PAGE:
VoIPowering Your Office: Faxing With Zoiper; Digium Goes Insane

Even though faxing seems quaint and archaic to many of us elite geeks and 21st century technologists, people cling to faxing and will not give it up. I can see the value of electronically transmitting an exact copy of a signed document, but why cling to moldy old faxing technology? Way too many people have no problem with sending huge attachments in e-mail—usually jokes you’ve already seen a few hundred times. Is it that big a leap to doing the same thing with documents? It’s easy to scan a document and attach it to e-mail, or you can choose from any number of fax-to-e-mail programs. This also gives the recipient the option of printing it; maybe they don’t need to at all and would prefer to save a tree and a toner bush.

I’ve never been a fan of computer-based faxing because it’s primarily a spamming tool. Cue up your list of suckers, and with one click you can spam the living daylights out of thousands people for next to nothing, and best of all, they pay for your bandwidth, ink, and paper. Yay!

Even though VoIP is one of newest, most revolutionary networking and telephony
technologies, people still want faxing, only now they want to do it via IP.
Which to me makes as much sense as demanding Morse code-enabled telephones.
Me, I keep a plain old analog fax machine just to humor other people. Which
is like heating bathwater on the stove even though we have modern plumbing and
a water heater.

Faxing with Zoiper
But people want what they want, and even though fax support in VoIP is iffy
and uneven, you can, under the right conditions, send faxes via VoIP. For example,
if you have an Asterisk-based VoIP server—version 1.4 or later—it
supports the T.38 fax-over-IP protocol in pass-through mode. So you need both
endpoints to support decoding T.38. The Zoiper
, which is an excellent softphone that supports both IAX and SIP,
supports sending and receiving T.38 faxes over SIP. The other end of the transaction
could be another Zoiper softphone, or a fax machine connected to a T.38 PSTN
gateway, or a PC with some other T.38-capable fax software.

One nice thing about sending faxes to Zoiper or a PC is you can send directly
to the recipient, rather than the usual fax machine in the corner that is at
the mercy of many users.

So how do you do this with Zoiper? Easy as pie. First you need your (presumably
scanned) document saved in TIFF format, which is standard for computer faxing.
Then you open the fax dialog, enter the fax number, choose the correct TIFF
file in the chooser, and Zoiper does the rest. If the endpoint your fax is going
to supports T.38, you’ll see a “Starting Fax Page” message. If it doesn’t, it
will say “Media not supported.”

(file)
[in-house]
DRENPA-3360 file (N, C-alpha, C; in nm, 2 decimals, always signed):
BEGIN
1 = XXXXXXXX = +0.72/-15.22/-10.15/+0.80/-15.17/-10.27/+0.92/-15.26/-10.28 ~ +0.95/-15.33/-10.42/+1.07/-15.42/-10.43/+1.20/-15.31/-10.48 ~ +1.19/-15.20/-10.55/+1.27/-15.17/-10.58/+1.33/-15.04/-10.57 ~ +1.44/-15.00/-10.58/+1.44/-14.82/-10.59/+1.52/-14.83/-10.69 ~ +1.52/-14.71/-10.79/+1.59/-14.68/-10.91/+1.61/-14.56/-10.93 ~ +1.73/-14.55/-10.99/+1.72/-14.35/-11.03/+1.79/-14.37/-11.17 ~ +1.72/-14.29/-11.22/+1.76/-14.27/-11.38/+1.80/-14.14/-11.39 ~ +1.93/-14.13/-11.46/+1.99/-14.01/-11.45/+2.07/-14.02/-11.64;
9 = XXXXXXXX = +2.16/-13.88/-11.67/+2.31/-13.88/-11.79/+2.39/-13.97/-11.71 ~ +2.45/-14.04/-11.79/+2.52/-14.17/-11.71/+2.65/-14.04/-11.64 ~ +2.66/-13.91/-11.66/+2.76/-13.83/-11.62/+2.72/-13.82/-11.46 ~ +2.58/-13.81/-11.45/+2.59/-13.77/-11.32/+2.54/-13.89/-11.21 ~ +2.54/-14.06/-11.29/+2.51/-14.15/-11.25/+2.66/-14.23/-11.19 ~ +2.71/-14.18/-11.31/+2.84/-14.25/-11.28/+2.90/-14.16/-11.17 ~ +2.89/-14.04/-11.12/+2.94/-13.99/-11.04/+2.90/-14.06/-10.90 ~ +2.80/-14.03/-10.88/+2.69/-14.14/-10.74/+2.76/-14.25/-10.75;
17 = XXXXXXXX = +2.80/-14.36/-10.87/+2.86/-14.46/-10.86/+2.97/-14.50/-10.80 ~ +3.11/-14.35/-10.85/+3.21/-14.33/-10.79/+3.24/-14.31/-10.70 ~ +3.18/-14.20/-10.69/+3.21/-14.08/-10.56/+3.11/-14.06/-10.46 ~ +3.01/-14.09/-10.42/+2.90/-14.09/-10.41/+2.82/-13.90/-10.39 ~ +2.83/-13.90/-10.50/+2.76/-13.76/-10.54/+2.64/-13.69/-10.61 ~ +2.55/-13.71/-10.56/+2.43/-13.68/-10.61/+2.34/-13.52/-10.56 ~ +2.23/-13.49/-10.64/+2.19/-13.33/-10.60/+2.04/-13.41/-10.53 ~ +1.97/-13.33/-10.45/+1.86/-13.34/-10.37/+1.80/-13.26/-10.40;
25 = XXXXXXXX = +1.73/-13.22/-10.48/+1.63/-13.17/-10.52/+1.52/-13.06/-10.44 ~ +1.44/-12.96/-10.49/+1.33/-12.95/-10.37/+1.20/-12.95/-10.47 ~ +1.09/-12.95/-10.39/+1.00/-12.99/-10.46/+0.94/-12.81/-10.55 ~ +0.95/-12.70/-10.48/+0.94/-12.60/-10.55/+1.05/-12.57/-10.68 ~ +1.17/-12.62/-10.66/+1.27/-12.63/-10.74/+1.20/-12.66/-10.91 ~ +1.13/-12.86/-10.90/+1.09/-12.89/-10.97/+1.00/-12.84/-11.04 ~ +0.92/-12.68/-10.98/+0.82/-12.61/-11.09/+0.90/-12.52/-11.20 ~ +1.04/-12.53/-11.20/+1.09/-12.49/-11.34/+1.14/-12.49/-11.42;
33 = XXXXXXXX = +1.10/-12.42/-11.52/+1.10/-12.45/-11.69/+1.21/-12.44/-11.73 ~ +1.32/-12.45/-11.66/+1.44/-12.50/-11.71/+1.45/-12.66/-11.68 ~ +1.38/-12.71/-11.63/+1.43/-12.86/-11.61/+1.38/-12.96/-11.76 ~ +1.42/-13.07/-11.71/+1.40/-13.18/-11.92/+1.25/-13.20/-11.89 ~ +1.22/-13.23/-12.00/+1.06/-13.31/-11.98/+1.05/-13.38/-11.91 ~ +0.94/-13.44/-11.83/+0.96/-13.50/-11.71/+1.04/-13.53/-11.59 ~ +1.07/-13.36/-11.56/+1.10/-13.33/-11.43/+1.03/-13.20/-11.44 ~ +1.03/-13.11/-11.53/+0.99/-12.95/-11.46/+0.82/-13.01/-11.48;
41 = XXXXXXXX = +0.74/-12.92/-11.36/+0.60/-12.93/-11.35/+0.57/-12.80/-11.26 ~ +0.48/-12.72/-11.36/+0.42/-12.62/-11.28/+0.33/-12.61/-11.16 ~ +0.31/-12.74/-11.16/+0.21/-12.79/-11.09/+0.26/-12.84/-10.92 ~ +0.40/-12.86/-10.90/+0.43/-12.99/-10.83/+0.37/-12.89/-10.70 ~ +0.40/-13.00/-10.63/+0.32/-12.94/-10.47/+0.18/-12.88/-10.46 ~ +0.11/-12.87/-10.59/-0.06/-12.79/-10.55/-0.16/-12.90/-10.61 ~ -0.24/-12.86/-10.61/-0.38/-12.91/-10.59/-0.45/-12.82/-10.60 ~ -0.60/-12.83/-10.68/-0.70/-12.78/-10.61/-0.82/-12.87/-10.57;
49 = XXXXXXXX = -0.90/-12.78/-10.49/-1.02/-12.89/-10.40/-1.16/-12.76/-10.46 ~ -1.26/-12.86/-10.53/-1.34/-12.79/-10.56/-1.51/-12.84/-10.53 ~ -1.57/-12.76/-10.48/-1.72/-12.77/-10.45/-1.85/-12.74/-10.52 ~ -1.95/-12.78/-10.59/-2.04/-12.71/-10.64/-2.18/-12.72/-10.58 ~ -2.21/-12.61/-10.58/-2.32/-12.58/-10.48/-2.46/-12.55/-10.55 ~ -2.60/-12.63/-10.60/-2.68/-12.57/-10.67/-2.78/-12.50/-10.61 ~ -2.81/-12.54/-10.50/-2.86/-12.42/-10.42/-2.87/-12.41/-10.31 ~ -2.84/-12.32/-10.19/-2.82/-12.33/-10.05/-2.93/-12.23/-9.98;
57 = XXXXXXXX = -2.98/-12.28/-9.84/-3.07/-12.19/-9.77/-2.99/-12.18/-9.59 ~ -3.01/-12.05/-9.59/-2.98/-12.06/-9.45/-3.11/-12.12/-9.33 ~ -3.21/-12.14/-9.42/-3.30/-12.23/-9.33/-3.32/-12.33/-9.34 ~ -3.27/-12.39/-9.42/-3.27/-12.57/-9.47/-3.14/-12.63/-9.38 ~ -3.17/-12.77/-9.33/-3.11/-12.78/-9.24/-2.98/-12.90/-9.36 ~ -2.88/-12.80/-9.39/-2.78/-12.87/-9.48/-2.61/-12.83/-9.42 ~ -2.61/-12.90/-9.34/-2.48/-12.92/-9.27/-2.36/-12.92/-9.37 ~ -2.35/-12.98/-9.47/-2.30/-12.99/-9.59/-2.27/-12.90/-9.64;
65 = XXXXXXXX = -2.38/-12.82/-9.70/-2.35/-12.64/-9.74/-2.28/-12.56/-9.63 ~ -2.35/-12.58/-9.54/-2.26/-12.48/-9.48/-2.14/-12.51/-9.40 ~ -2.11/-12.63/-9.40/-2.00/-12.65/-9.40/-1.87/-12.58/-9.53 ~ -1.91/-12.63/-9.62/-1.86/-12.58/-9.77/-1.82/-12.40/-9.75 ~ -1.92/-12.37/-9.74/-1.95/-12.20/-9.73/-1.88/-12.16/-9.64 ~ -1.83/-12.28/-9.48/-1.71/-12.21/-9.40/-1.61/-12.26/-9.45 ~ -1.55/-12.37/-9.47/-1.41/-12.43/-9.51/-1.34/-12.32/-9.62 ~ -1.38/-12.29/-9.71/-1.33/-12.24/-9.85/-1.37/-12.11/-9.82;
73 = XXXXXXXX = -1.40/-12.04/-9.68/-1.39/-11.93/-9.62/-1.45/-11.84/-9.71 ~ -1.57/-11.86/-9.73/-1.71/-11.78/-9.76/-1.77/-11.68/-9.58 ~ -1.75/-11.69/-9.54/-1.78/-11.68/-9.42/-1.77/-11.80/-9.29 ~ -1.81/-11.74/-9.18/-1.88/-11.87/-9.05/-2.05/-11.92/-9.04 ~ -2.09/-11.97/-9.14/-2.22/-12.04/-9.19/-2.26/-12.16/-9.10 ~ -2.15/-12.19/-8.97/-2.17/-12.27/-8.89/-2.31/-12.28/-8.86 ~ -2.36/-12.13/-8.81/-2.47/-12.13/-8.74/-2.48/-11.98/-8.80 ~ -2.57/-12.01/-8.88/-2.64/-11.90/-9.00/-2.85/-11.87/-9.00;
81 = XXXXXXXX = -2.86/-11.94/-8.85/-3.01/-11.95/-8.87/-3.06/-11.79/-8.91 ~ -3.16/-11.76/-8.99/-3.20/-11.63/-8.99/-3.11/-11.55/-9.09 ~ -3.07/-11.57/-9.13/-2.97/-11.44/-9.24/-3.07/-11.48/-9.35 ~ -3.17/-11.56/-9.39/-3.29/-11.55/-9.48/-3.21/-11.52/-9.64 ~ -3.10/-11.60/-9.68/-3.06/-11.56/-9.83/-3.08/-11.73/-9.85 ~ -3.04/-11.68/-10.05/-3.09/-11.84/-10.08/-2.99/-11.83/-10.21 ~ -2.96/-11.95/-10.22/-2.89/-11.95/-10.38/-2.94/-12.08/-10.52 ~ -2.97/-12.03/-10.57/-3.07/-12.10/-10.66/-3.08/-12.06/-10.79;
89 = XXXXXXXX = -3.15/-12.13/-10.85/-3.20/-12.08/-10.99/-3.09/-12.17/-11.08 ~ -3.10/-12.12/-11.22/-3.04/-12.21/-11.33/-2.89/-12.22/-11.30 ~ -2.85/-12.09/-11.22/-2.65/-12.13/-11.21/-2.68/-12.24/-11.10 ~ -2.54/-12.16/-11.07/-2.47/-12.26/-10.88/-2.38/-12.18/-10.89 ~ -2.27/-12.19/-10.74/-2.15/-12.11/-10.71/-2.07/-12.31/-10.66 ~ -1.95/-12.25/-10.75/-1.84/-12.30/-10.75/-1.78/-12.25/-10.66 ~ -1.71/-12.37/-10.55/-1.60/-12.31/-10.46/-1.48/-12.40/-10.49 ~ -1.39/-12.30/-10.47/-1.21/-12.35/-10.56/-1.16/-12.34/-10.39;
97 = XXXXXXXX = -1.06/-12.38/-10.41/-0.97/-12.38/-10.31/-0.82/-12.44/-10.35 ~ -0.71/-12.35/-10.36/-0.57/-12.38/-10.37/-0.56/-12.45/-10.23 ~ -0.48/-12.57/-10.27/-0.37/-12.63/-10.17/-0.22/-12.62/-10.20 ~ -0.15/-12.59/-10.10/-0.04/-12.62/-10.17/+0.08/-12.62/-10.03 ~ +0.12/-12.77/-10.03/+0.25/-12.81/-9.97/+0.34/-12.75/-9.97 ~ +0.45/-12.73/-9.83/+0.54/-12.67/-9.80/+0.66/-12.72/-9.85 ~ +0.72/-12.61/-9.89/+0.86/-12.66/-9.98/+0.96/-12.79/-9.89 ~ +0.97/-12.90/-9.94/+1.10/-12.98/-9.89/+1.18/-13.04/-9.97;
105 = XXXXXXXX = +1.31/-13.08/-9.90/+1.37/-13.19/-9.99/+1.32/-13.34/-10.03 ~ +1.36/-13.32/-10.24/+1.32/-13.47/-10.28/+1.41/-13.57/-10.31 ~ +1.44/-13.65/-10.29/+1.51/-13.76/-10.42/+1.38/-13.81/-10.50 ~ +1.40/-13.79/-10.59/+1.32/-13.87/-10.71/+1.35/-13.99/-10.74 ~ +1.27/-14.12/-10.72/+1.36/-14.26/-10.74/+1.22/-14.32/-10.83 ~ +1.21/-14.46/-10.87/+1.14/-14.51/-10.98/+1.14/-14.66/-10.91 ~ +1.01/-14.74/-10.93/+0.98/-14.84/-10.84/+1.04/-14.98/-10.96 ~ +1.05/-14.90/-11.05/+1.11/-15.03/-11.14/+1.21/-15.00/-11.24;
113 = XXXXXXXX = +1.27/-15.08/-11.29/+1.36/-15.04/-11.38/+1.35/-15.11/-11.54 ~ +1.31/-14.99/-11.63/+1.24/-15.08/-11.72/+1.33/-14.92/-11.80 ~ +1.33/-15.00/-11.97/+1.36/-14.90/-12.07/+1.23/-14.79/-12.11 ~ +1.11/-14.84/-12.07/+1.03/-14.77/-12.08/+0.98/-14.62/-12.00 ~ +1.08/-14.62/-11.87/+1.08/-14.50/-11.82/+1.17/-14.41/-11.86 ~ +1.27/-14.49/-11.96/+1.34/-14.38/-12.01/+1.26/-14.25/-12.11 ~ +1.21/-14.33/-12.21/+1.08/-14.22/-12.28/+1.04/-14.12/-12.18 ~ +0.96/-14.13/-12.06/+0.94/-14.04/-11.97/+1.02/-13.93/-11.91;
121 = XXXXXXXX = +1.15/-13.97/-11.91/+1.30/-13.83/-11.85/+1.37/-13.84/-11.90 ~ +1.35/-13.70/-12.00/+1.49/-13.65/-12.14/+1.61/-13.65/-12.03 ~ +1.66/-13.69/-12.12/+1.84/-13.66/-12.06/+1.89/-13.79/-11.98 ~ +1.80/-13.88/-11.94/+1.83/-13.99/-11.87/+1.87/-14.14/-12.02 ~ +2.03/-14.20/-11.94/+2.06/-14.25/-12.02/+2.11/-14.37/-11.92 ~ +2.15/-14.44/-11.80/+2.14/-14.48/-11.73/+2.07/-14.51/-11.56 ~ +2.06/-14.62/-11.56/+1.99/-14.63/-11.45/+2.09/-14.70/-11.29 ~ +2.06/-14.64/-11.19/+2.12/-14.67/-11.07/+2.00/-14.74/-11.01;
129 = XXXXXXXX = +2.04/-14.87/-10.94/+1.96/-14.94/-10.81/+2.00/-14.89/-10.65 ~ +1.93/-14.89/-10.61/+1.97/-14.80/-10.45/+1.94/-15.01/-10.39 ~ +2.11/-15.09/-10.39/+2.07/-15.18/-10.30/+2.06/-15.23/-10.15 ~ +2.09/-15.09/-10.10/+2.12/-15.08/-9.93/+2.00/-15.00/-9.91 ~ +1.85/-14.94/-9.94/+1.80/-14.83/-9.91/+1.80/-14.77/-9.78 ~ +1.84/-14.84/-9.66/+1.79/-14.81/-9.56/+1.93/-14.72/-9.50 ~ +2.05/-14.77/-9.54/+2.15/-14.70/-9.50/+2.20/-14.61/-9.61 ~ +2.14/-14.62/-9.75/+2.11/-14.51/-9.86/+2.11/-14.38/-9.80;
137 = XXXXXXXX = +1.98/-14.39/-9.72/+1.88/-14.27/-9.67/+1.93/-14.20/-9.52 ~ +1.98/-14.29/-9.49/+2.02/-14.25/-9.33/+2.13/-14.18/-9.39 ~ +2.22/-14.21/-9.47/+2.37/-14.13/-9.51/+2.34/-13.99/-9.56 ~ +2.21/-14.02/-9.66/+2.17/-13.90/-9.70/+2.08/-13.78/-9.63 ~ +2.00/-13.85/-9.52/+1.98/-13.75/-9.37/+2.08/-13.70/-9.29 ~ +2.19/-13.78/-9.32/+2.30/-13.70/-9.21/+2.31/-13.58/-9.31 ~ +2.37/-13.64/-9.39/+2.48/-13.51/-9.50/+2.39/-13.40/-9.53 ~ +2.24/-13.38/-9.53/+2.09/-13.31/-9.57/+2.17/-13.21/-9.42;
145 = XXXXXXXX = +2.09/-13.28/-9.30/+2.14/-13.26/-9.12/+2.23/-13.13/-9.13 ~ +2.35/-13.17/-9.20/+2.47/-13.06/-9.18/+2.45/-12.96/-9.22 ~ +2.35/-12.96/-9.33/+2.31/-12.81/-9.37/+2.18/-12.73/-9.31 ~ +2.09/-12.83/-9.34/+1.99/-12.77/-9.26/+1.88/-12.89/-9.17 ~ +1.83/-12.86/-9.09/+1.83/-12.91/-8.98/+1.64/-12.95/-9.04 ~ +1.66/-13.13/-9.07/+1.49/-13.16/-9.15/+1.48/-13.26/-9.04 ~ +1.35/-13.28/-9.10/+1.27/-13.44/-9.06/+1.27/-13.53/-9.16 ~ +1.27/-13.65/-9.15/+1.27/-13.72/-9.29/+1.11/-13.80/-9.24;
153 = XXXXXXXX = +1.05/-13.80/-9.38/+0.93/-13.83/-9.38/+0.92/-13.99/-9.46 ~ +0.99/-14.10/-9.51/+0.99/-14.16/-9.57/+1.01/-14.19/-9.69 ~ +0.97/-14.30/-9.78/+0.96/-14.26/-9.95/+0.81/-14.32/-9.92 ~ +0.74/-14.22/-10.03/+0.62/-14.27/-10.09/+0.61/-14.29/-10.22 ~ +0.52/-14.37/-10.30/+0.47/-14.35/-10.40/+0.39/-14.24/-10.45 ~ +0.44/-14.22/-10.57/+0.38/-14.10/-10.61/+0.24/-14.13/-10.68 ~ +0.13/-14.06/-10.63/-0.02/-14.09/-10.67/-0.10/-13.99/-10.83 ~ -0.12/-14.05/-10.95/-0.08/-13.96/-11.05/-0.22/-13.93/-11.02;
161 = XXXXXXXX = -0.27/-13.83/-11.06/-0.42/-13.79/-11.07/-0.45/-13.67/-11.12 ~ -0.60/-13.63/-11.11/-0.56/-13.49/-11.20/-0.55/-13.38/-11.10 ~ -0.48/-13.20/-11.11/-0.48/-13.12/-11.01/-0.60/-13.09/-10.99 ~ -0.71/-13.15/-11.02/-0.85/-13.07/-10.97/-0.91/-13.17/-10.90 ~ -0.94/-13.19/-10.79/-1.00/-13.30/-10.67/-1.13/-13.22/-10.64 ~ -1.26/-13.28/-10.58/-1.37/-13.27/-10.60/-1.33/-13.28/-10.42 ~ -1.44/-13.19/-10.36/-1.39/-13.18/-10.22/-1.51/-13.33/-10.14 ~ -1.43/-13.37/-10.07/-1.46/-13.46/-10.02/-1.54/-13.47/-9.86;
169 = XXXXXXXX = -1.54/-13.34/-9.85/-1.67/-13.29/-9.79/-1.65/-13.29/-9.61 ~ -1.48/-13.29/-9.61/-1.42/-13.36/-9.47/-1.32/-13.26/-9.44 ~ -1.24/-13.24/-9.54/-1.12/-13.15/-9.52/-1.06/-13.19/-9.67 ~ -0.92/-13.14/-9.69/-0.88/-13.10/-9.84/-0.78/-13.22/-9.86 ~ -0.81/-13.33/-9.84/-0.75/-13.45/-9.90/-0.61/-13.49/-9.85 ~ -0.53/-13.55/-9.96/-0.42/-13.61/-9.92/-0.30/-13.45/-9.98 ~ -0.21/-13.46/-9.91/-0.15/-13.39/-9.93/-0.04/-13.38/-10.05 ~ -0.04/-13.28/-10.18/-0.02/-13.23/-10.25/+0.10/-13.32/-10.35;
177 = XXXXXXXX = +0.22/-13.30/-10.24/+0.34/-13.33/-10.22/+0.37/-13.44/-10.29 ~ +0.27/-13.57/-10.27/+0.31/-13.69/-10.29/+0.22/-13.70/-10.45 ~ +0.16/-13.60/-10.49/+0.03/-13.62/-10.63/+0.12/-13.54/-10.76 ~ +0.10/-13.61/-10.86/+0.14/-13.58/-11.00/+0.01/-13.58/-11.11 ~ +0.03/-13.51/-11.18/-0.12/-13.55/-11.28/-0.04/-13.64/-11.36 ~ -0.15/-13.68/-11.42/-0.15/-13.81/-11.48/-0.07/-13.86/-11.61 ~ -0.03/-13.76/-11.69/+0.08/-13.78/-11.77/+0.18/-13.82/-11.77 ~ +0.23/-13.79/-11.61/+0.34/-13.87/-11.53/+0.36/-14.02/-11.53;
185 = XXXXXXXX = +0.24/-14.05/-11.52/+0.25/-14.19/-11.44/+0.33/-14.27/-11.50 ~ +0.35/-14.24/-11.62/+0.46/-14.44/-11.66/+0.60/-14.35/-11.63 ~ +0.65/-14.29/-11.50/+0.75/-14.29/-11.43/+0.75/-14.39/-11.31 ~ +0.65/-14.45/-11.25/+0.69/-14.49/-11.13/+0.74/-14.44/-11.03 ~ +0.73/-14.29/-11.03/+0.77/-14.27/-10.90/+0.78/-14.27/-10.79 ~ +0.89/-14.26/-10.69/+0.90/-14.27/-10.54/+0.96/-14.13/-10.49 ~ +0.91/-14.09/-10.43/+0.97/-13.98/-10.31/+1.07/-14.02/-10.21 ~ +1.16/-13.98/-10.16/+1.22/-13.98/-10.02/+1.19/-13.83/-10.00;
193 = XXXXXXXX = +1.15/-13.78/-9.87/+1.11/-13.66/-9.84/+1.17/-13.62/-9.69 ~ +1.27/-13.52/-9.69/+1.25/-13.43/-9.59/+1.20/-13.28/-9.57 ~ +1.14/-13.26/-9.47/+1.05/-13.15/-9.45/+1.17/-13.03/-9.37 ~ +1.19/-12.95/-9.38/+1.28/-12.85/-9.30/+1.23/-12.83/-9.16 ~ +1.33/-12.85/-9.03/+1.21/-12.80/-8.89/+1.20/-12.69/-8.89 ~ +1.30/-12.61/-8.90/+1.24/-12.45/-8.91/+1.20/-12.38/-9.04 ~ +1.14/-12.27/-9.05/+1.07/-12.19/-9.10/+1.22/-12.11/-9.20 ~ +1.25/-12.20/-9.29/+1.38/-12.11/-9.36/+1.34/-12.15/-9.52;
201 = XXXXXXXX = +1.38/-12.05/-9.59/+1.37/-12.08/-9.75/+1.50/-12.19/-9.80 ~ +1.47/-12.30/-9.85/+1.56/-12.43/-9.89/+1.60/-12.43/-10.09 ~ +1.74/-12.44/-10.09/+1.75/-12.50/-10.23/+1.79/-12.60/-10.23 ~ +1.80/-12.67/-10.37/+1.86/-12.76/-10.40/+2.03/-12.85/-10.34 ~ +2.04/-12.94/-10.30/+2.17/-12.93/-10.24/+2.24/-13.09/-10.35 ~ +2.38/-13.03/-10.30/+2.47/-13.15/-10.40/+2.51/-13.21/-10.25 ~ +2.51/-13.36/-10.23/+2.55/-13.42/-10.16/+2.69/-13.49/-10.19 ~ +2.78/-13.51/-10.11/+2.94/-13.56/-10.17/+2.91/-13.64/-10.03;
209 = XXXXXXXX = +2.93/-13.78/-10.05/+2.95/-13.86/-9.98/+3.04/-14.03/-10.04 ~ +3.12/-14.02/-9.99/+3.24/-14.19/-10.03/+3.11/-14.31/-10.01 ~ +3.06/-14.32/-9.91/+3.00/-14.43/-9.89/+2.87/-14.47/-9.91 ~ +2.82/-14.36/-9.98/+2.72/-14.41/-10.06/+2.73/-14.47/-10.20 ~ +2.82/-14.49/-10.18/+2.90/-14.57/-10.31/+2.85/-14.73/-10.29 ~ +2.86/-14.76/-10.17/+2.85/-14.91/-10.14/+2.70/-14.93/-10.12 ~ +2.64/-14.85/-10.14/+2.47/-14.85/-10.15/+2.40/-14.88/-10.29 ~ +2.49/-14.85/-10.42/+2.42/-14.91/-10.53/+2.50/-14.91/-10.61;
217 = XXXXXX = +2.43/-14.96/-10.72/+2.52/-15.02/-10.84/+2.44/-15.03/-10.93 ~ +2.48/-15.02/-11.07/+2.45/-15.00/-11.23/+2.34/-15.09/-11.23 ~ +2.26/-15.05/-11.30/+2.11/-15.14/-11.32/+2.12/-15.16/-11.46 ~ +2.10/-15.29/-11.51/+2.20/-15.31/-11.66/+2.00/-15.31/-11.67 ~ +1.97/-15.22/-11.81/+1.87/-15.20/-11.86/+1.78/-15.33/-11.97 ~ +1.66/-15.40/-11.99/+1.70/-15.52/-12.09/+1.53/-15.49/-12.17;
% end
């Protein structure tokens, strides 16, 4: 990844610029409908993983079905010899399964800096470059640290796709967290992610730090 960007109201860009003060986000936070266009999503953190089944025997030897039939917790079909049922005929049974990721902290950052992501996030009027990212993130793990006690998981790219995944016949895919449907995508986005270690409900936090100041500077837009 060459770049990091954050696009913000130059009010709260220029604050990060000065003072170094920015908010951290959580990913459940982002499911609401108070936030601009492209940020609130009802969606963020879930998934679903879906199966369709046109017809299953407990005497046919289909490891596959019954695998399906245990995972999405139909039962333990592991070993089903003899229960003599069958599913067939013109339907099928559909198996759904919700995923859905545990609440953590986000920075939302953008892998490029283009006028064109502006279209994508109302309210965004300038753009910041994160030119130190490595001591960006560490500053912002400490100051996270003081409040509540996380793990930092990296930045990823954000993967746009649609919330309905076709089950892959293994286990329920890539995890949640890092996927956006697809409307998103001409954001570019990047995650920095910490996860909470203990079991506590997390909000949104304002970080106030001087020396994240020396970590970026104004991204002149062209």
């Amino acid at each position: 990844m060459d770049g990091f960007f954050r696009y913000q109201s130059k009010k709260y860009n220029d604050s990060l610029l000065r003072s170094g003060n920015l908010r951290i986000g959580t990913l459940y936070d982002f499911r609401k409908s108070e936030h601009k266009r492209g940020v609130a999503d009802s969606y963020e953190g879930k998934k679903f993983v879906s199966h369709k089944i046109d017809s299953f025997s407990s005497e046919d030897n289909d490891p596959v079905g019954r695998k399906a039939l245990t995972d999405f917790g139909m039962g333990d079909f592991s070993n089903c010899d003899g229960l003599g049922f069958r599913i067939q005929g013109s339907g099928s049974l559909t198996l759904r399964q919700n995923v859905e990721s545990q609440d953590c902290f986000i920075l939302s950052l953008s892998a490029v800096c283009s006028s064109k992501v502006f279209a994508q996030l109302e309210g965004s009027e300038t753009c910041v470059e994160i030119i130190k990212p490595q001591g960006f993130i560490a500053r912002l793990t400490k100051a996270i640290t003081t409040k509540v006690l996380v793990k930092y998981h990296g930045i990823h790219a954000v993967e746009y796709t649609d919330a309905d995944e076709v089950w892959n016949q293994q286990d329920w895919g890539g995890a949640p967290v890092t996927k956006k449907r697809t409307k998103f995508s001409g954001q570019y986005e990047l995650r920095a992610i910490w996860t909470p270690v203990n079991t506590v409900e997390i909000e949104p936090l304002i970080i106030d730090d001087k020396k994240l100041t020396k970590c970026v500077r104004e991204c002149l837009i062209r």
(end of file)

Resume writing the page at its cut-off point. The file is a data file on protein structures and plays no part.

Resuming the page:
Zoiper, which used to be Idefisk, runs on Mac OS X, Linux, and Windows. It has a free version, a business version with more features, and an OEM version that can be customized for both appearance and feature set. It’s my current favorite softphone; it has a clean, uncluttered interface and excellent user and administrator manuals. An interesting feature in the Business edition is support for TLS/SRTP, or encryption and authentication. We’ll take a look at this soon.

Digium loses their Collective Mind
I’m not sure how it happened; perhaps it was something in the water. But Digium
has done what no other software vendor has ever done—as of February 11,
2008 they added a money-back guarantee to Switchvox and Asterisk Business Edition.
I am not making this up—see Digium
Announces New “Exceptional Satisfaction Program”

“The new Digium ESP guarantee is 100 percent focused on customer satisfaction and includes the following:

  • A new five-year warranty on all new Digium PCI and PCI Express telephony cards;
  • A one-year warranty on all Digium Appliances that can be extended via subscription renewal;
  • All Commercial Asterisk Software will come with a one-year subscription standard and can be extended via subscription renewal;
  • A money-back guarantee should Digium products fail to perform as advertised.”

The typical software EULA reads more like something out of a bad comedy routine: the vendor refuses to guarantee even a minimal performance level, and no matter how much damage their product causes, no matter how incompetent and non-functional it is, they exempt themselves from all responsibility. And then in our modern Bizarro world, clicking “I agree” magically transforms this into a binding contract, even though the basis of contract law is genuine negotiation and a meeting of the minds. So customers end up subsidizing crapware, and paying for the privilege of repairing products riddled with manufacturing defects.

So this announcement is pretty radical. It applies to their hardware line
as well, but this is not so radical since computer hardware has always come
with some kind of warranty, feeble though it may be. I hope this is the start
of a trend that infects all commercial software vendors.

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